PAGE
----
Citizens do not know the laws and procedures used by police and criminal courts and often possess erroneous beliefs of what these are supposed to happen. The primary source of information when faced with a criminal justice crisis is one’s social network which makes this misinformation and rumors exponentially powerful. The lack of accurate information makes citizens vulnerable to manipulation by police and judicial officers whereby they become complicit to a corrupt act without knowing it. It also can lead citizens to characterize all inefficiencies and negative experiences (e.g., delays, acquittals, etc.) as caused by corruption. In turn this reinforces the perception that justice is for sale, and the likelihood that citizens will participate in bribery.
Manipulation of the justice system for personal gain is real. Used in both predatory and protectionist manners; wealth and powerful connections are capitalized upon to get favorable outcomes. “Godparents,” or significant relationships with powerful people, are key to access and navigate the system for citizens. They are also used by those within the system as a form of protection. This deepens the dependence of justice on wealth and power, and strengthens the vicious cycle of bribery.
What’s coming next?
Next week I will share the judicial actors’ perspective on corruption in the police and courts in Northern Uganda which will complete the systems analysis.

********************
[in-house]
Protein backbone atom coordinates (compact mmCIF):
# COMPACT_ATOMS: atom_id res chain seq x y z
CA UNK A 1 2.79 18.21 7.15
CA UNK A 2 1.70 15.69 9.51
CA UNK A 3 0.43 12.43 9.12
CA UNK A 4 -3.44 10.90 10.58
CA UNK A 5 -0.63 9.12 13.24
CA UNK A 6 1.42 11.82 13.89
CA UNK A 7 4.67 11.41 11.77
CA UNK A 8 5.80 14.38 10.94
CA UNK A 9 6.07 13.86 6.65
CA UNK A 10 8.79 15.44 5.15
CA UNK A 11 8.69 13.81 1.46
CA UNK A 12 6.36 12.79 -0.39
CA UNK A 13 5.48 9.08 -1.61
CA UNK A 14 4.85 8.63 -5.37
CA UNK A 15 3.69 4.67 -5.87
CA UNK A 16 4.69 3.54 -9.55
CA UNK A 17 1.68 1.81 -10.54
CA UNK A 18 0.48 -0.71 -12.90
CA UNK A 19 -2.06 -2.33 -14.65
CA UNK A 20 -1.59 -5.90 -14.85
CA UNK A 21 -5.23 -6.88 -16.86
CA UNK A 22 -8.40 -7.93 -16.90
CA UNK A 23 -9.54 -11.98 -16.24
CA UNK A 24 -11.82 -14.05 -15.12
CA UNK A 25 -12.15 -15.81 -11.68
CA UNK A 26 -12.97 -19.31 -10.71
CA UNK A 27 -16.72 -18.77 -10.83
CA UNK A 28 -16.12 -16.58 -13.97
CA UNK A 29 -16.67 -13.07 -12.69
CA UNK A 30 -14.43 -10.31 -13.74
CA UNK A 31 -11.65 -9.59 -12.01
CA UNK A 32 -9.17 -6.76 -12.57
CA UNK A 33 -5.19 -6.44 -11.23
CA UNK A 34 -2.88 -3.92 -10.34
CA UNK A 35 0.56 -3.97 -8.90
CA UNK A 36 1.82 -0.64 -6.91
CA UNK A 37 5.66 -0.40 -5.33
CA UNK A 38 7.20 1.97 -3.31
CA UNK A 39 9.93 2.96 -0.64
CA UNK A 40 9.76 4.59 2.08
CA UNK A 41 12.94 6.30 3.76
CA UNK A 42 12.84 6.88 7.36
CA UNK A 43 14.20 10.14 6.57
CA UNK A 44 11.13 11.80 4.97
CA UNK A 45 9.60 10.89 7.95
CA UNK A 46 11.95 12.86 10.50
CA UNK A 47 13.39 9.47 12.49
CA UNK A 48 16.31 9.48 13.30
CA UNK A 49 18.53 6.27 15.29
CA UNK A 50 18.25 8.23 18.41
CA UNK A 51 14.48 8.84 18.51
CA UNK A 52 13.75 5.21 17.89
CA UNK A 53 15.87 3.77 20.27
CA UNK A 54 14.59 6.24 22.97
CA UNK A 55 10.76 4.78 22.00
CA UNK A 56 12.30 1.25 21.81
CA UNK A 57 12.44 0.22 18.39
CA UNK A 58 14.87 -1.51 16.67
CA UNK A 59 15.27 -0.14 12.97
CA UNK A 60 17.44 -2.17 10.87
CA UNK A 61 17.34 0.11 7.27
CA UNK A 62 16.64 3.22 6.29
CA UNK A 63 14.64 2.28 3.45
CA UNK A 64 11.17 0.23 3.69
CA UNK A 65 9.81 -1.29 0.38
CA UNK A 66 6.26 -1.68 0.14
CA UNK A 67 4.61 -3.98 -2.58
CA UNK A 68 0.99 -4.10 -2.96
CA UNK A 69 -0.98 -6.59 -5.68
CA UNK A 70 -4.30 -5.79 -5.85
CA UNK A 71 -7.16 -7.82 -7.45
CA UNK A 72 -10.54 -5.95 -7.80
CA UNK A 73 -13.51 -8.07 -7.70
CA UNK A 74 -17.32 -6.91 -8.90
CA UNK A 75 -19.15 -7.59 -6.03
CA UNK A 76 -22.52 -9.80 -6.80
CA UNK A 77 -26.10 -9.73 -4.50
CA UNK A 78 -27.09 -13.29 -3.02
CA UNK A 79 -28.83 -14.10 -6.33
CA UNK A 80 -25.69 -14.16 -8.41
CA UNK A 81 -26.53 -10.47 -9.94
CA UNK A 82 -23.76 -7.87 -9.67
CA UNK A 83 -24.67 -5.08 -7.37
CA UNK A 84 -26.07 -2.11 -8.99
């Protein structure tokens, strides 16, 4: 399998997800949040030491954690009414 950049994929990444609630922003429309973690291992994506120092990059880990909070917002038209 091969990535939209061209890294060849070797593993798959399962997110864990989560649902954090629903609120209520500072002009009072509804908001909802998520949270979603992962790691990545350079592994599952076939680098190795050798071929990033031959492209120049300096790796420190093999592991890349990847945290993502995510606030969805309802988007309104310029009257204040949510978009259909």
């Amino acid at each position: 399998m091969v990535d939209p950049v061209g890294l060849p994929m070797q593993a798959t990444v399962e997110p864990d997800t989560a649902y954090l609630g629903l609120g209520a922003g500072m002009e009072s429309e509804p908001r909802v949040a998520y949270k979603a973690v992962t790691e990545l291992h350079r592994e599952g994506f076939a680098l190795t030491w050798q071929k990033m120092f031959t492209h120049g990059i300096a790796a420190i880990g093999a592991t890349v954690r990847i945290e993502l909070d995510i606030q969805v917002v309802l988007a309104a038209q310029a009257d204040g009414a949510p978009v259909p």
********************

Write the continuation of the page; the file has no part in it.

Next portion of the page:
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Cheyanne Scharbatke-Church is Principal at Besa: Catalyzing Strategic Change, a social enterprise committed to catalyzing significant change on strategic issues in places experiencing conflict and structural or overt physical violence. As a Professor of Practice, at the Fletcher School she teaches and consults on program design, monitoring, evaluation and learning. Cheyanne is also a regular author and the curator of the CDA Perspectives blog series on corruption in fragile states.
What is the Corruption, Justice and Legitimacy Project?
The Corruption, Justice, and Legitimacy (CJL) project advances systems approaches to corruption analysis in fragile and conflict-affected contexts. Focusing on the CJS, the project supports more holistic efforts to diminish corruption in core state activities related to human security. The work is built on the premise that corruption is a complex adaptive system. Building upon prior research for the U.S. Department of State Bureau of International Narcotics and Law Enforcement, the CJL project puts policy makers’ assumptions about corruption’s effects on state legitimacy to evidential tests. This project is one of four projects funded by the Carnegie-funded project and convened at The Institute for Human Security at the Fletcher School.
Led by Cheyanne Scharbatke-Church, Professor of Practice and Diana Chigas, JD, Professor of Practice at The Fletcher School and Senior International Office and Associate Provost at Tufts University, the project team included Saskia Bechenmacher, Teddy Atim, Juliet H. Hatanga and Sophia Dawkins.